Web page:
The politics of refugee relocation

This is a rush transcript from "Special Report," November 19, 2015. This copy may not be in its final form and may be updated.


ANNE RICHARD, ASSISTANT SECRETARY FOR THE STATE DEPARTMENT'S BUREAU OF POPULATION, REFUGEES, AND MIGRATION: Syrians are less of a threat, actually, because they've fled their country. They voted with their feet.

REP. LAMAR SMITH, R, TEXAS: Syrians went --

RICHARD: And the Iraqis come directly out of Iraq.

SMITH: You say Syrians are less of a threat even though we've had testimony from the FBI director that of all the cohorts of refugees, including Iraqi refugees, we have less information about the Syrian refugees than the others? I mean, the FBI director says he regrets he doesn't have more data about the Syrian refugees.


BRET BAIER, ‘SPECIAL REPORT,’ HOST: Well some of the testimony on Capitol Hill today about Syrian refugees, this as 47 House Democrats split with President Obama and voted for this piece of legislation in the House designed to tighten up the screening of refugees from Iraq and Syria.

The White House trying to get their story out, put out some facts, some numbers. By the numbers, what you need to know according to the White House about Syrian refugees in the U.S. -- 23,092, the number of Syrian refugees the U.N. has referred to the U.S. refugee admissions program, 7,014 -- the number of Syrians the Department of Homeland security has interviewed since 2011, -- 2,034, the number of Syrian refugees who have been admitted since 2011, zero -- the number of Syrian refugees resettled in the U.S. that have been arrested or removed on terrorism charges. Of course, ISIS has developed since then.

Let's bring in our panel, Judge Andrew Napolitano, Fox News senior judicial analyst, A.B. Stoddard, associate editor of "The Hill," and SEN. Tucker Carlson, host of "FOX AND FRIENDS WEEKEND."

Judge, thoughts?

JUDGE ANDREW NAPOLITANO, FOX NEWS SENIOR JUDICIAL ANALYST: Well, the law is on the president's side, but the politics are in and out. The law is a 2005 statute when the Republicans controlled the Congress and the White House that authorizes the president to admit for humanitarian or political asylum purposes whatever and whenever he wants. There is literally no cap on it. It would be subject only to the resource, the cost of bringing them in. It is actually that law that the Congress is attempting to change and the House at least appears to have enough votes to override a threatened presidential veto on this.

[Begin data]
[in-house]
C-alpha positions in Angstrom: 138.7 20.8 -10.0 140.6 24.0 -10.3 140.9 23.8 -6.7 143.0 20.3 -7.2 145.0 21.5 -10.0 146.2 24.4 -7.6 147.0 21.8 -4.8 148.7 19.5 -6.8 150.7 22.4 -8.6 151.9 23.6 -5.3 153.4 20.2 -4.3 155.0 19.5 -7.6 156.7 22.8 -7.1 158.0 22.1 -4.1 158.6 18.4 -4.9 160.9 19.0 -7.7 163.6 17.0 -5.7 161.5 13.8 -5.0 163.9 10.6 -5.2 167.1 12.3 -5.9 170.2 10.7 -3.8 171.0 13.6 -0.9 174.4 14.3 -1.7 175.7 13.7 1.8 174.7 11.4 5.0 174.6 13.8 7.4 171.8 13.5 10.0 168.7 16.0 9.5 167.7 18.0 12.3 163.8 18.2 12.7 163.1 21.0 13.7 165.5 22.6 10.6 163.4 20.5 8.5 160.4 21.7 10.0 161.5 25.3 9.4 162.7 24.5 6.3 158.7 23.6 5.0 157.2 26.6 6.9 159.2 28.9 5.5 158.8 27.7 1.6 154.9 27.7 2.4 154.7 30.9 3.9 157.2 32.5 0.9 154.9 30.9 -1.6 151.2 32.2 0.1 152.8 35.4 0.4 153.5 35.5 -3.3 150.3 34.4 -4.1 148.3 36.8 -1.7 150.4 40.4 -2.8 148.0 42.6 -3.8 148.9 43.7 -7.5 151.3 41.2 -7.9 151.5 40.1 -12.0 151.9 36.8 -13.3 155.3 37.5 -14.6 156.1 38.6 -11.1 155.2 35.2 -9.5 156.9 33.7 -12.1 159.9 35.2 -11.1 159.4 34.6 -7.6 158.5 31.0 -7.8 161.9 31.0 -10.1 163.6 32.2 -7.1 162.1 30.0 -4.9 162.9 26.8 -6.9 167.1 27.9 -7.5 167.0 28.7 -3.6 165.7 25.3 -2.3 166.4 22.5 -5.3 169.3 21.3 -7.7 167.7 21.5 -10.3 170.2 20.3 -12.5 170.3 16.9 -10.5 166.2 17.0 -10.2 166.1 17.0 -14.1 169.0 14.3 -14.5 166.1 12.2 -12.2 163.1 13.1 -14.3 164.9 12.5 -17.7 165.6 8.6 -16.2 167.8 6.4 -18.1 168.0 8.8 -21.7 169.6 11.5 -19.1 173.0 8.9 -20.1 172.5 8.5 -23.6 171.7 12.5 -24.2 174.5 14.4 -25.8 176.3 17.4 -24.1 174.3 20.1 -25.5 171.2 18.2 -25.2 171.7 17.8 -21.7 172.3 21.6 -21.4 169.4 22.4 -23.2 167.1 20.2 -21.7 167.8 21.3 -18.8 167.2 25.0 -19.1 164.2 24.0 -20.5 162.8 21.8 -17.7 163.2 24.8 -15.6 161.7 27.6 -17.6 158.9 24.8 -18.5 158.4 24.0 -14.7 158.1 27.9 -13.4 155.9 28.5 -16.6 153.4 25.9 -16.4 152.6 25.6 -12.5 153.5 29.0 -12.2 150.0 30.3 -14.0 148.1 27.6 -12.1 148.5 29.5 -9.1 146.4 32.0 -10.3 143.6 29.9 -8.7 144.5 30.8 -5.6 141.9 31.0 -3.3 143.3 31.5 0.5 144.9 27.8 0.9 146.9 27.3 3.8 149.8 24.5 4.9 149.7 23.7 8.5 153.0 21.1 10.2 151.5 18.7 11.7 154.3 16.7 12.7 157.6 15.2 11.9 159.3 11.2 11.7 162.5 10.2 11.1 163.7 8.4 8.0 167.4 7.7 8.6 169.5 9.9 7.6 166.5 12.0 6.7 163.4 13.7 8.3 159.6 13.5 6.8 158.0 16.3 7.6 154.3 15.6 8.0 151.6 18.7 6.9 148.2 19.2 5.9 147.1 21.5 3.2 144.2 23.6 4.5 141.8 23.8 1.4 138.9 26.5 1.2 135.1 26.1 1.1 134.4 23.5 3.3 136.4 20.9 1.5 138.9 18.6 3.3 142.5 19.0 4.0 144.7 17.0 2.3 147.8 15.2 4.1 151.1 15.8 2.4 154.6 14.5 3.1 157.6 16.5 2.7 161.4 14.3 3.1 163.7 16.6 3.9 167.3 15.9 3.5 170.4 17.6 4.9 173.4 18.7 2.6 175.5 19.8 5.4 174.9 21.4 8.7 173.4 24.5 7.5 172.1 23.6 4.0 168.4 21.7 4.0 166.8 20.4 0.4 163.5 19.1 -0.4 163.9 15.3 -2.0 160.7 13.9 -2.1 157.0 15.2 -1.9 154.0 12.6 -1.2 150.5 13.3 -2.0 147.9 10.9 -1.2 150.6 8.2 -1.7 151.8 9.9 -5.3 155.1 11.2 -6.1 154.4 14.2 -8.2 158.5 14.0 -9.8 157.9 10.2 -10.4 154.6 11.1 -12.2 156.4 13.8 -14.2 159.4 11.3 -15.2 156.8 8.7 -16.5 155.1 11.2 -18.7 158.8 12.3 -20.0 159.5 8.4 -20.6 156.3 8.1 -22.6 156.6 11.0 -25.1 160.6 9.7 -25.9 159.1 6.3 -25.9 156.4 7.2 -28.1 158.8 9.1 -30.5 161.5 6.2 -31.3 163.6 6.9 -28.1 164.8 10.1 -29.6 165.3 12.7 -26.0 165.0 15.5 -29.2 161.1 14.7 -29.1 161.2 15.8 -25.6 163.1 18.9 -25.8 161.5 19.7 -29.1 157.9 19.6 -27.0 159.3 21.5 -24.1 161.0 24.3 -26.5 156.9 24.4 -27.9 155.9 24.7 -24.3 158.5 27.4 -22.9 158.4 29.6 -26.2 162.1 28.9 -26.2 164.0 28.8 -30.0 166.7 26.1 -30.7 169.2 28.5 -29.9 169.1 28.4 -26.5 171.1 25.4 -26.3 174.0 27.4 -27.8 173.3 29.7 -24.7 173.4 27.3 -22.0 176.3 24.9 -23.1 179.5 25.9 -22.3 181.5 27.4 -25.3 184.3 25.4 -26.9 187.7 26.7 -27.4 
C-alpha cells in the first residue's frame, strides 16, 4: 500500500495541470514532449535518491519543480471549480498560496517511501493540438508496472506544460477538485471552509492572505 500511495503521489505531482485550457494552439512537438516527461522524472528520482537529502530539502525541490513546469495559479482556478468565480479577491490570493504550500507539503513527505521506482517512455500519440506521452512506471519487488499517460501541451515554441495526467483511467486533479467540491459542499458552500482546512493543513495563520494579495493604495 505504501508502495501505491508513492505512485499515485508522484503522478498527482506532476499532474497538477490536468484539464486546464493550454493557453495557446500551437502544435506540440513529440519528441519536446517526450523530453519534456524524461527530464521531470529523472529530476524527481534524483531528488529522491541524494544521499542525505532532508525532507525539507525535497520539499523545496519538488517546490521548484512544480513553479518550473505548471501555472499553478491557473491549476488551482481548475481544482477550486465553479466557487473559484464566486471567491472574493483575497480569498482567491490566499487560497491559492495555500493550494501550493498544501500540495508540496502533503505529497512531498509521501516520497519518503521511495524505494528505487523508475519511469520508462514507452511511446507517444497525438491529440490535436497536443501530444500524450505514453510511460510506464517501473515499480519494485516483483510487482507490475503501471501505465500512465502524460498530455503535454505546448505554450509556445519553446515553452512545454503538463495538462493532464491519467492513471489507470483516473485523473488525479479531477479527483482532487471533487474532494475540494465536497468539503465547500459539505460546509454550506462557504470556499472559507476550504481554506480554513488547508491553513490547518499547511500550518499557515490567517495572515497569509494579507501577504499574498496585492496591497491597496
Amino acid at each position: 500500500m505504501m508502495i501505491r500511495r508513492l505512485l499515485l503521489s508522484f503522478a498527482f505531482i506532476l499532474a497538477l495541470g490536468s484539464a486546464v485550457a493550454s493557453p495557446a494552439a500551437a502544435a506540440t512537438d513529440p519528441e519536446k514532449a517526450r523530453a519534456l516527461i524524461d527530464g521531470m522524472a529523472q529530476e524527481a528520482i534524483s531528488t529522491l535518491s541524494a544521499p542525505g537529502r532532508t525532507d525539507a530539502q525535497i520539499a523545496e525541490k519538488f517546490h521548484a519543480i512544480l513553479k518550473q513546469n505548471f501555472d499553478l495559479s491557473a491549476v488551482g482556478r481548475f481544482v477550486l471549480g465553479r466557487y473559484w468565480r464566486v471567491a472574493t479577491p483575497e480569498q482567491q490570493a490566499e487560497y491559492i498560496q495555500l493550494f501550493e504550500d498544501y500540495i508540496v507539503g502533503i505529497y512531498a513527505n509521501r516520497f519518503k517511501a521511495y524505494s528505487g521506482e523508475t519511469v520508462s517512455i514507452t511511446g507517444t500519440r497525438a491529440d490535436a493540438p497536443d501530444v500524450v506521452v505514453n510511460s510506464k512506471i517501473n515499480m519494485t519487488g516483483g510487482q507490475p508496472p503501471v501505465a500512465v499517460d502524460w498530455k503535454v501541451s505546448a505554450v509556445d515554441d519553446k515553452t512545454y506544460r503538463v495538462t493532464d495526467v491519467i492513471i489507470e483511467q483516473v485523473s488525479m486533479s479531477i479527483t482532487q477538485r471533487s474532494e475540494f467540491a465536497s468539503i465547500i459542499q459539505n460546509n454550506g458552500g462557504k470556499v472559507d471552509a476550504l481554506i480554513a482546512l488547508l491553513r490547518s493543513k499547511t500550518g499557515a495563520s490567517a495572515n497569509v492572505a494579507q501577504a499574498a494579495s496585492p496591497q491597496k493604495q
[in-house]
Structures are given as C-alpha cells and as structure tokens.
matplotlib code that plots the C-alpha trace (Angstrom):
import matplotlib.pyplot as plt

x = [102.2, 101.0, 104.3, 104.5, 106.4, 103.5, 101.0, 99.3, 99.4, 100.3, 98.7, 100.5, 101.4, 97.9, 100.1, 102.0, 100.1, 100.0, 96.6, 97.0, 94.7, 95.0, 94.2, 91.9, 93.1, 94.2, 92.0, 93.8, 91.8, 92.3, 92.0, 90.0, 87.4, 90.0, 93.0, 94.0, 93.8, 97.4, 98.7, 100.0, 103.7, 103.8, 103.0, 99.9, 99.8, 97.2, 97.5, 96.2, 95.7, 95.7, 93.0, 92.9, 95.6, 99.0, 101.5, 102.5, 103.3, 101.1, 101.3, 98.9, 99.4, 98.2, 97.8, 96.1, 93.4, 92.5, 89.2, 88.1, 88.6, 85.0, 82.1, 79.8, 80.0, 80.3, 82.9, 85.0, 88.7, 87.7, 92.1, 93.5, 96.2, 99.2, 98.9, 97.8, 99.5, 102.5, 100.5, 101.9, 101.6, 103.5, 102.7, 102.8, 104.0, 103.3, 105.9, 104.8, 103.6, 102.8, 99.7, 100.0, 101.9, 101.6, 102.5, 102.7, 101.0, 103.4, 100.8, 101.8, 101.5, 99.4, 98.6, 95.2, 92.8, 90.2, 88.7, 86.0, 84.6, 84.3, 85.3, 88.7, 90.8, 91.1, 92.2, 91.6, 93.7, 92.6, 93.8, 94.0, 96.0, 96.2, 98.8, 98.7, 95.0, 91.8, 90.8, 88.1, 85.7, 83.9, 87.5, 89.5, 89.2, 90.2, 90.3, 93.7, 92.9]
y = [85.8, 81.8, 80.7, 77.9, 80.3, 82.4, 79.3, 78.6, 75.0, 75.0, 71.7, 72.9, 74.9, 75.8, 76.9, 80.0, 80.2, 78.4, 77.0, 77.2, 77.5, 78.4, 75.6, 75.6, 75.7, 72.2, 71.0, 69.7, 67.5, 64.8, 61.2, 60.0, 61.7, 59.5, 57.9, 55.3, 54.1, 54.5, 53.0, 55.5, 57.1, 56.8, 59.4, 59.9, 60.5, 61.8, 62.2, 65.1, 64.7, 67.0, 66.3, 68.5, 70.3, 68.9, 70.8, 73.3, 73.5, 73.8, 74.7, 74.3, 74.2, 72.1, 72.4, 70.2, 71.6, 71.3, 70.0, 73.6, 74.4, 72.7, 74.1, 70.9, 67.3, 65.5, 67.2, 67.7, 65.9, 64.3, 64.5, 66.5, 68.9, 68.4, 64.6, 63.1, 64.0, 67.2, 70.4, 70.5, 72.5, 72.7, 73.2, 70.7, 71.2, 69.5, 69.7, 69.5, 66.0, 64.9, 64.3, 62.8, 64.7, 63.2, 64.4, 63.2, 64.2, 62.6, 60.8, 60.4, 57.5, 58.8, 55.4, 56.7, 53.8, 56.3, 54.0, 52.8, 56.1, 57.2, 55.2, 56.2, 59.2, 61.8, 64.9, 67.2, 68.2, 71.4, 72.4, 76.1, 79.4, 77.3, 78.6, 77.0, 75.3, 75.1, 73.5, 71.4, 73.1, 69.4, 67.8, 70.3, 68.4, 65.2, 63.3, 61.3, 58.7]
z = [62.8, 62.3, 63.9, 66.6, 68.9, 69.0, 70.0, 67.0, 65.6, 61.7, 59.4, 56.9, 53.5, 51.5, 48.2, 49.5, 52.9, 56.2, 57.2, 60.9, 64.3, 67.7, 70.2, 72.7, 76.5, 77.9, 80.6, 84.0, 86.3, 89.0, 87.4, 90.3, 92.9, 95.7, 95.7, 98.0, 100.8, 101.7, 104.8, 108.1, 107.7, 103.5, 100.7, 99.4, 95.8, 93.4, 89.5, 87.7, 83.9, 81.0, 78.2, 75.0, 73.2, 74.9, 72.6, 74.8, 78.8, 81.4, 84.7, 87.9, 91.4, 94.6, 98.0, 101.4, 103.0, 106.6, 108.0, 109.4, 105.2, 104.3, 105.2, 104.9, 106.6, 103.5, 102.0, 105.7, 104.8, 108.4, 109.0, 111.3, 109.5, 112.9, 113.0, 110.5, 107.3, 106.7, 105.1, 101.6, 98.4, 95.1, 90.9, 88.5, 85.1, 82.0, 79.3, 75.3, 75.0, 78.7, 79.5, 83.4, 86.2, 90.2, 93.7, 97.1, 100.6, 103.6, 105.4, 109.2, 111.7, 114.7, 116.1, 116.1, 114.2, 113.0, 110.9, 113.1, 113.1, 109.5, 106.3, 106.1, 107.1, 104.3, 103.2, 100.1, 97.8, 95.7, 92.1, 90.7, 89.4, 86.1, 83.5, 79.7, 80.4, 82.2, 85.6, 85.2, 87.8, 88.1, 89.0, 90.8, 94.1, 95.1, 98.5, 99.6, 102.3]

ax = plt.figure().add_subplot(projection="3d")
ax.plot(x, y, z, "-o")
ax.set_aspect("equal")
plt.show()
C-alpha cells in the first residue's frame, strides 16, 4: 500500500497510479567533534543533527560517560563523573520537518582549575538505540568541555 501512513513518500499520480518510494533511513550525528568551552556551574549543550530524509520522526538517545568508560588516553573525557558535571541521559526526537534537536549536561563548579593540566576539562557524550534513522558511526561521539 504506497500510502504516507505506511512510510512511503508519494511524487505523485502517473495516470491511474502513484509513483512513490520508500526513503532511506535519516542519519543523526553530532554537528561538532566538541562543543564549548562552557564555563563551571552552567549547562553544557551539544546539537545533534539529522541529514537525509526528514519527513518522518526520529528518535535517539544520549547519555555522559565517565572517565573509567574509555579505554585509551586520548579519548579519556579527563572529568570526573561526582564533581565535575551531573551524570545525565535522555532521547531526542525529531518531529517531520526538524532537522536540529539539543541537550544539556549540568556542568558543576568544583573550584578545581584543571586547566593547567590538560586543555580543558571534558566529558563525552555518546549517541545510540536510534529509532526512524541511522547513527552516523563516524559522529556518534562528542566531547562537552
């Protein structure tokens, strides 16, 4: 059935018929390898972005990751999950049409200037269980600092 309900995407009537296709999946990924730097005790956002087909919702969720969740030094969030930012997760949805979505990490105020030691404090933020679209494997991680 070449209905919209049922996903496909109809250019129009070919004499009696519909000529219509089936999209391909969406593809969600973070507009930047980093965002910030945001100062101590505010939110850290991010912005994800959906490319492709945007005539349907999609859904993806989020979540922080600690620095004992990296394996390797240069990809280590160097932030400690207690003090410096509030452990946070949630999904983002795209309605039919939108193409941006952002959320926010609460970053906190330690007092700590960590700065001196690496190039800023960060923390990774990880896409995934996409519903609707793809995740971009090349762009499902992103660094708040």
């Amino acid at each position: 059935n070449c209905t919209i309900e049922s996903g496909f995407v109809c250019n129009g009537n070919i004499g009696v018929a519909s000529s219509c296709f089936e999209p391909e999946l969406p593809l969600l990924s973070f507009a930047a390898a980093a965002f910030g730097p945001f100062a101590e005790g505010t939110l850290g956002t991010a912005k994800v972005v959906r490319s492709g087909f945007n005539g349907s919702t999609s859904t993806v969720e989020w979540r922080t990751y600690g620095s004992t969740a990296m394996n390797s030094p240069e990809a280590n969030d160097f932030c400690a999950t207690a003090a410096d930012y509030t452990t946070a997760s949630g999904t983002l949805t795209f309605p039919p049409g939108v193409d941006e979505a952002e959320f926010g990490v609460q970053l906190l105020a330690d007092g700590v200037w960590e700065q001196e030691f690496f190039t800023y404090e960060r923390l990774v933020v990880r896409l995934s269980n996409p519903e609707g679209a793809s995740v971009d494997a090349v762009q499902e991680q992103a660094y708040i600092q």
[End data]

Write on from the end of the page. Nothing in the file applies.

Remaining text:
BAIER: The Senate is the issue?

NAPOLITANO: The Senate is the issue because of their unique filibuster rules.

But the politics is decidedly against the president, decidedly against Hillary Clinton on this. Whether the fear is real or fanciful, I happen to think it's real, it is pervasive throughout the land. I just don't see how the president can do this. Even if the Senate fails to pass the legislation that the House passed, he has absolutely no public opinion behind him and he and Mrs. Clinton will suffer terrifically for it.

BAIER: I want to play sound bite from the House speaker today and the secretary of state.


REP. PAUL RYAN, R, SPEAKER OF THE HOUSE OF REPRESENTATIVES: It baffles me. I just for the life of me don't understand why his veto threat came as it did, especially given the fact that his own law enforcement top officials came to Congress and testified that there are gaps in this refugee program. Protecting the American homeland is not about Democrats and Republicans. It's about protecting the American homeland.

JOHN KERRY, SECRETARY OF STATE: It's inappropriate for America, of all countries in the world, to panic and to somehow turn our backs on our fundamental values. We have the ability to check on the background checks, on the -- what it takes, by the way, 18 months to two years, to do a background check on one refugee. That's how much effort goes into it.



A.B. STODDARD, ASSOCIATE EDITOR, "THE HILL": Well, I think it was wise of Speaker Ryan to do a bill that really no one could disagree with. So that's why he got as many Democrats as he did, and there's some stressed-out Democrats in the Senate right now. I don't know that they get to 67 with a veto-proof majority in the Senate. But certainly there are 10 Senate Democrats up for reelection who will be under enormous pressure because of the public opinion polling to vote with Republicans on this.

They didn't impose a religion test. They didn't impose profiling of Muslims. They're not talking about what people are talking about on the presidential campaign trail like Trump and others. They're just saying we actually need to find out what your criteria and your vetting process involves because right now the public is not assured that it's rational and it can be carried out in a reasonable way that protects our safety. They want to know what it is. And until and unless they do and they're assured by the FBI director that each person is not a threat, there's going to be this pause. So politically it's very tough to oppose.